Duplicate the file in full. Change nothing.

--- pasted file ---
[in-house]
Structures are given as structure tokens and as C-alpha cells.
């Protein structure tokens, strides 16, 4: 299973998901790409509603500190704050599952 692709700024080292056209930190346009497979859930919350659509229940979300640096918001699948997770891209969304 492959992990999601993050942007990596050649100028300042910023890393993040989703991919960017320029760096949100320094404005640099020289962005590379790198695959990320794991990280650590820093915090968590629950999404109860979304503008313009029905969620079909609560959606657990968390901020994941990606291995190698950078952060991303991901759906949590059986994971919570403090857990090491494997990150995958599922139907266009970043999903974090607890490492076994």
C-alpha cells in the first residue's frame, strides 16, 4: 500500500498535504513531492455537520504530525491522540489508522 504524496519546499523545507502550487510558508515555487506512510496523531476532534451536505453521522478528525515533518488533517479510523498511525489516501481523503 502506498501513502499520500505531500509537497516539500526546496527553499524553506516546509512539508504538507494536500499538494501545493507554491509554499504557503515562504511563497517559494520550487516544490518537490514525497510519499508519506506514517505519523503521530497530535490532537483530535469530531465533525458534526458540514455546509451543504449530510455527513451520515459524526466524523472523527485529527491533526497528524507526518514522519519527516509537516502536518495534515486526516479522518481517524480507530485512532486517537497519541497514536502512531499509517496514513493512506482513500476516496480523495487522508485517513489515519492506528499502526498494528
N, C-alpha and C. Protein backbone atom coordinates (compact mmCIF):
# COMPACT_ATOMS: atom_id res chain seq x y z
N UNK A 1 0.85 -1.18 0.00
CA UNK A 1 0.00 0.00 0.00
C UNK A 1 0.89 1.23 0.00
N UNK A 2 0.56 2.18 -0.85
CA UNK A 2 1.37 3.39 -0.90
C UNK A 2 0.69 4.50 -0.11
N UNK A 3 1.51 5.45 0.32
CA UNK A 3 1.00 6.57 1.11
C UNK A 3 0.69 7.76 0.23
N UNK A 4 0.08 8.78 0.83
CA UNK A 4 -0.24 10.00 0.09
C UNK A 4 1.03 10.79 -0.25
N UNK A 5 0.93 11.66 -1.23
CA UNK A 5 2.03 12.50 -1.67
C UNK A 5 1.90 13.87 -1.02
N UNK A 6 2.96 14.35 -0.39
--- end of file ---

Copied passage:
[in-house]
Structures are given as structure tokens and as C-alpha cells.
């Protein structure tokens, strides 16, 4: 299973998901790409509603500190704050599952 692709700024080292056209930190346009497979859930919350659509229940979300640096918001699948997770891209969304 492959992990999601993050942007990596050649100028300042910023890393993040989703991919960017320029760096949100320094404005640099020289962005590379790198695959990320794991990280650590820093915090968590629950999404109860979304503008313009029905969620079909609560959606657990968390901020994941990606291995190698950078952060991303991901759906949590059986994971919570403090857990090491494997990150995958599922139907266009970043999903974090607890490492076994």
C-alpha cells in the first residue's frame, strides 16, 4: 500500500498535504513531492455537520504530525491522540489508522 504524496519546499523545507502550487510558508515555487506512510496523531476532534451536505453521522478528525515533518488533517479510523498511525489516501481523503 502506498501513502499520500505531500509537497516539500526546496527553499524553506516546509512539508504538507494536500499538494501545493507554491509554499504557503515562504511563497517559494520550487516544490518537490514525497510519499508519506506514517505519523503521530497530535490532537483530535469530531465533525458534526458540514455546509451543504449530510455527513451520515459524526466524523472523527485529527491533526497528524507526518514522519519527516509537516502536518495534515486526516479522518481517524480507530485512532486517537497519541497514536502512531499509517496514513493512506482513500476516496480523495487522508485517513489515519492506528499502526498494528
N, C-alpha and C. Protein backbone atom coordinates (compact mmCIF):
# COMPACT_ATOMS: atom_id res chain seq x y z
N UNK A 1 0.85 -1.18 0.00
CA UNK A 1 0.00 0.00 0.00
C UNK A 1 0.89 1.23 0.00
N UNK A 2 0.56 2.18 -0.85
CA UNK A 2 1.37 3.39 -0.90
C UNK A 2 0.69 4.50 -0.11
N UNK A 3 1.51 5.45 0.32
CA UNK A 3 1.00 6.57 1.11
C UNK A 3 0.69 7.76 0.23
N UNK A 4 0.08 8.78 0.83
CA UNK A 4 -0.24 10.00 0.09
C UNK A 4 1.03 10.79 -0.25
N UNK A 5 0.93 11.66 -1.23
CA UNK A 5 2.03 12.50 -1.67
C UNK A 5 1.90 13.87 -1.02
N UNK A 6 2.96 14.35 -0.39